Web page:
She’d said something about how athletic performance is a social construction.  I said something to the effect of, “Bullshit.  I may not be the strongest guy in grad school, but I promise you I’m the strongest girl.  I’m the fastest girl, too, even though I’ve got lousy knees and haven’t jogged a step in about a decade.  Look around — this is a grad student bar.  I’ll take any chick here in a foot race or a bench press contest, right now, for $100 cash.  You in?”

Two things to note here: First, the Game Prime Directive is “don’t be like every other chump.”  The idea that men are stronger and faster than women is so obvious it doesn’t merit mentioning out in the real world, even in this, the year of Our Lord 2016.  But people who live in the ivory tower have spent decades training not to know it, and if their folks are academics, too — you know it’s largely a guild profession, right? — it’s possible they’ve never known it.  This may have been the first time she’d heard it expressed.  That part of “Game” works just fine.

Second: This was ten, twelve years ago.  As I remarked to Nate Winchester the other day in an offline, bizarre ivory tower dogmas of such breathtaking stupidity that you’d weep in your whiskey to hear them are tomorrow’s rotten chestnuts.  This whole “strength is a social construction” thing was well advanced among the tenured ten years ago, and now some nobody on NPR or whatever is trying to apply it to the Marines.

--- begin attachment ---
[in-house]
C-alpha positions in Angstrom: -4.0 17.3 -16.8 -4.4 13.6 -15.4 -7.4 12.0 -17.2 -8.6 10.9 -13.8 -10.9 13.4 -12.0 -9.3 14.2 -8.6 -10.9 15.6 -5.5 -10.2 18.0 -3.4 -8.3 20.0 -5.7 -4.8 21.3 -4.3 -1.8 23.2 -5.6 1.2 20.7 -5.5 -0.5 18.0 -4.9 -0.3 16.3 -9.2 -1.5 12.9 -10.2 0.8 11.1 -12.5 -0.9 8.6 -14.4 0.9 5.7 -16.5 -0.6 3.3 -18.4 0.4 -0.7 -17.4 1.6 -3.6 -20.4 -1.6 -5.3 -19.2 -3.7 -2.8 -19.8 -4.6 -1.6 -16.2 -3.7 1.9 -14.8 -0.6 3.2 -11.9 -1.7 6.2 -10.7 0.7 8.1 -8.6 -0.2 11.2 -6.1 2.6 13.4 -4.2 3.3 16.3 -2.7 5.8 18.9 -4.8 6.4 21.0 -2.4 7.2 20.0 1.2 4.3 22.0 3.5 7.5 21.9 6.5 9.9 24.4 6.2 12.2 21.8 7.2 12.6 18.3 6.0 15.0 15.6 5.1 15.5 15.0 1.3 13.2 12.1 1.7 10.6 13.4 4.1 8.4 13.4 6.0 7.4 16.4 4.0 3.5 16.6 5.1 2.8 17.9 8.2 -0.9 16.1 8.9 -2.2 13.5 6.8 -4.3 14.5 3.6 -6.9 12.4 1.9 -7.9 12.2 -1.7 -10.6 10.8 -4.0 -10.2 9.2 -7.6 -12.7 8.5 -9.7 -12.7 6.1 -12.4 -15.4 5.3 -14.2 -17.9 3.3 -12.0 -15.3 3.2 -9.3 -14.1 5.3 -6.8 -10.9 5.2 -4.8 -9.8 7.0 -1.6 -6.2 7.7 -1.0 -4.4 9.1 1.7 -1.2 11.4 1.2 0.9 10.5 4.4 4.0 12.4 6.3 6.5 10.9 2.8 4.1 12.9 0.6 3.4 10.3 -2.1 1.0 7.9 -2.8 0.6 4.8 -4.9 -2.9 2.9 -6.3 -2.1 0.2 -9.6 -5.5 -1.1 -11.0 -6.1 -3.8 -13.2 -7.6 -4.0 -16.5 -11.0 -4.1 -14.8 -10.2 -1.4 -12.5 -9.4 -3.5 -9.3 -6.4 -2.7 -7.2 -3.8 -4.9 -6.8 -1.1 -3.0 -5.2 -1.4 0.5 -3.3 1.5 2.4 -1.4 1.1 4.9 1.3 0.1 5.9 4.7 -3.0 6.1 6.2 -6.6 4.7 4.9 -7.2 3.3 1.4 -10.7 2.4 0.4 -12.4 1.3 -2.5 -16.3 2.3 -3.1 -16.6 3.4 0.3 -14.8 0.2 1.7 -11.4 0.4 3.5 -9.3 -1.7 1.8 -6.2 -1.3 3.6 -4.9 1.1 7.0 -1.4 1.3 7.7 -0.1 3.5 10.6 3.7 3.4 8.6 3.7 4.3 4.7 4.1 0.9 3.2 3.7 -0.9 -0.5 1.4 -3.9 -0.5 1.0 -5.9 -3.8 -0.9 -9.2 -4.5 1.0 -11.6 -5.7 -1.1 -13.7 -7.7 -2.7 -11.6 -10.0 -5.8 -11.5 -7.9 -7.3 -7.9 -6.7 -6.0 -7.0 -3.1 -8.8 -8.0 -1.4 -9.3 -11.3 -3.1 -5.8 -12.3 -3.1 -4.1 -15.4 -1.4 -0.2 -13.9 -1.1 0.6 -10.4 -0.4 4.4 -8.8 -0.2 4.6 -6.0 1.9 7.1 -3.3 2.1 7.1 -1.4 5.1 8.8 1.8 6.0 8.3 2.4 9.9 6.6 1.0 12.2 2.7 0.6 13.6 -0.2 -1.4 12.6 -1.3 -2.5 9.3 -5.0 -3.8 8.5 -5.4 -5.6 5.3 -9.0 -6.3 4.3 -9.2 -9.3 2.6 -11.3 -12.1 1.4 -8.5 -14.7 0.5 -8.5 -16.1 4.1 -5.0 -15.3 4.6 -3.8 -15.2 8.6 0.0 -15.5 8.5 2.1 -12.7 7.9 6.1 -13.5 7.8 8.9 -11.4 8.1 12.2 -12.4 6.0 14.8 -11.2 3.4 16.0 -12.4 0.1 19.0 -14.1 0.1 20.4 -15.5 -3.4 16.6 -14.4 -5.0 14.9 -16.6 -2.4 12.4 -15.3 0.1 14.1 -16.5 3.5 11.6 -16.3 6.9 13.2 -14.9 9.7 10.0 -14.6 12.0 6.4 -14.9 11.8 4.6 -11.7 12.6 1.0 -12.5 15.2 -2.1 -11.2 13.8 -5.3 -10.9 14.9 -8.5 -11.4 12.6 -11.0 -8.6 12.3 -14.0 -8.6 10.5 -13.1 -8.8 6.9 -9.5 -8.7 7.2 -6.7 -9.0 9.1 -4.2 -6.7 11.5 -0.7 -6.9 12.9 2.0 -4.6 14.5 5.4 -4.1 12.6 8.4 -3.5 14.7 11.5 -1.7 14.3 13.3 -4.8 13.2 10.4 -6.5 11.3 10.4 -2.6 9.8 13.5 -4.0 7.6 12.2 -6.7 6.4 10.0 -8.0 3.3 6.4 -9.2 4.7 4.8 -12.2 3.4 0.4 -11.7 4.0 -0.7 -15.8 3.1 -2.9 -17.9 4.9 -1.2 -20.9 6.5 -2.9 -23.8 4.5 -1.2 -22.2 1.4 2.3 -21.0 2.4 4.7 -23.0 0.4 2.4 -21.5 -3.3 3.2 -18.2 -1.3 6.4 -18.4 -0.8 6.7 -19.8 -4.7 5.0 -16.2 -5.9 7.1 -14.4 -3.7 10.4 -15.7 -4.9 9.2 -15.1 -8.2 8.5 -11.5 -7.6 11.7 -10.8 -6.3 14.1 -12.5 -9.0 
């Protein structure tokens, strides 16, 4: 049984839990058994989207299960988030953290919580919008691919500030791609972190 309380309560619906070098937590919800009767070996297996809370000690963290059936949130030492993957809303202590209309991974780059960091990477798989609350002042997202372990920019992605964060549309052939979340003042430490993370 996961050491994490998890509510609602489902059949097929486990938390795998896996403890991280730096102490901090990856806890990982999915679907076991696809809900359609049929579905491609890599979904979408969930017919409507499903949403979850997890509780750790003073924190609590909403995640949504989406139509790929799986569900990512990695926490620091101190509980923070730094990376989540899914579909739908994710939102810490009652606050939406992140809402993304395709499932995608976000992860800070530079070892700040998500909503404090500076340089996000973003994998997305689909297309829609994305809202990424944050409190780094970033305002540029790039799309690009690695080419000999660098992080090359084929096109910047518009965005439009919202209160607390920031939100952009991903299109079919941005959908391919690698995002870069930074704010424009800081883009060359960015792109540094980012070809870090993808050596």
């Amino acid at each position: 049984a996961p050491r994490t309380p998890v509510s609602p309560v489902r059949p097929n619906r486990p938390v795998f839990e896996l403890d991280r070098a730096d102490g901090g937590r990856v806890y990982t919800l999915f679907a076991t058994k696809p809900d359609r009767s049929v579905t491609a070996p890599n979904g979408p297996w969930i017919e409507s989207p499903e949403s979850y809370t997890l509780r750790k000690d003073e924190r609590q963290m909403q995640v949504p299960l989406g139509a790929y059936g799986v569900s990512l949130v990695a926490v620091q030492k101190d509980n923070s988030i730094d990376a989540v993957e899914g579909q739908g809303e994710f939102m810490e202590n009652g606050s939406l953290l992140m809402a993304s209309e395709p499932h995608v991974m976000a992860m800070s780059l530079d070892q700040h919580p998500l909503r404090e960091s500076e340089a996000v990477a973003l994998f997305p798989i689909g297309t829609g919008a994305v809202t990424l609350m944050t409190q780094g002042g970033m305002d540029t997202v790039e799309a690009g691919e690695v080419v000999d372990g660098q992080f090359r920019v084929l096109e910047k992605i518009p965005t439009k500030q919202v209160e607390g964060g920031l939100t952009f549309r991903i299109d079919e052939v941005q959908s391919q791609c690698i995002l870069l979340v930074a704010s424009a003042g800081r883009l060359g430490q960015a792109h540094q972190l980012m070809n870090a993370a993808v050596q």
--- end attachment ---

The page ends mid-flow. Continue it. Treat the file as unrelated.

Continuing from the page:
And the pace is accelerating.

PUAs Discover Stupid Professor Tricks

Chateau Heartiste is a very entertaining “Game” blog, which has just discovered one of the Stupid Professor Tricks.  On substituting various euphemisms for the word “race:”

What is it with lunatic libs and their pathological compulsion to deny the reality of race? “Red” and “blue” are social constructs to describe real world differences in colors, but that doesn’t mean the visible light spectrum is imaginary or a tool of the oppressive White patriarchy. All words are literally social constructs — labels created by social humans — to describe real world phenomena. Leftoids can call it “ancestry”, “population locations”, “human migration patterns” or “geography-based groups” that “correlate” with “sociological concepts of race”, but it’s all just legerdemain-slash-poopytalk meaning the same as race.

Times like these make the whole Explaining Academia series worthwhile.  I often wonder if anyone even cares about this nonsense…. but then some of it slips out into the real world.  So, for the benefit of PUAs everywhere:

In academese, social construction means “an incontrovertible, easily observed part of Reality that we wish to deny, for fun and profit.”  You’ll notice that, say, Marxism is never referred to as a “social construction,” though it’s the very definition of a community-based reality.  Nor are conservative, Right wingnationalist, or any of their synonyms, though again, they are entirely the creation of social groups, for social purposes — every theology requires its devil, after all.   Ditto capitalism, for the same reason — if it weren’t empirically real, they’d too obviously be tilting at windmills.

But race? Gender? You can’t get tenure saying “boys are boys and girls are girls,” and the ivory tower would be about as diverse as a Huffington Post editorial board meeting if they admitted that race is a real thing.  Thus, they are “social constructions.”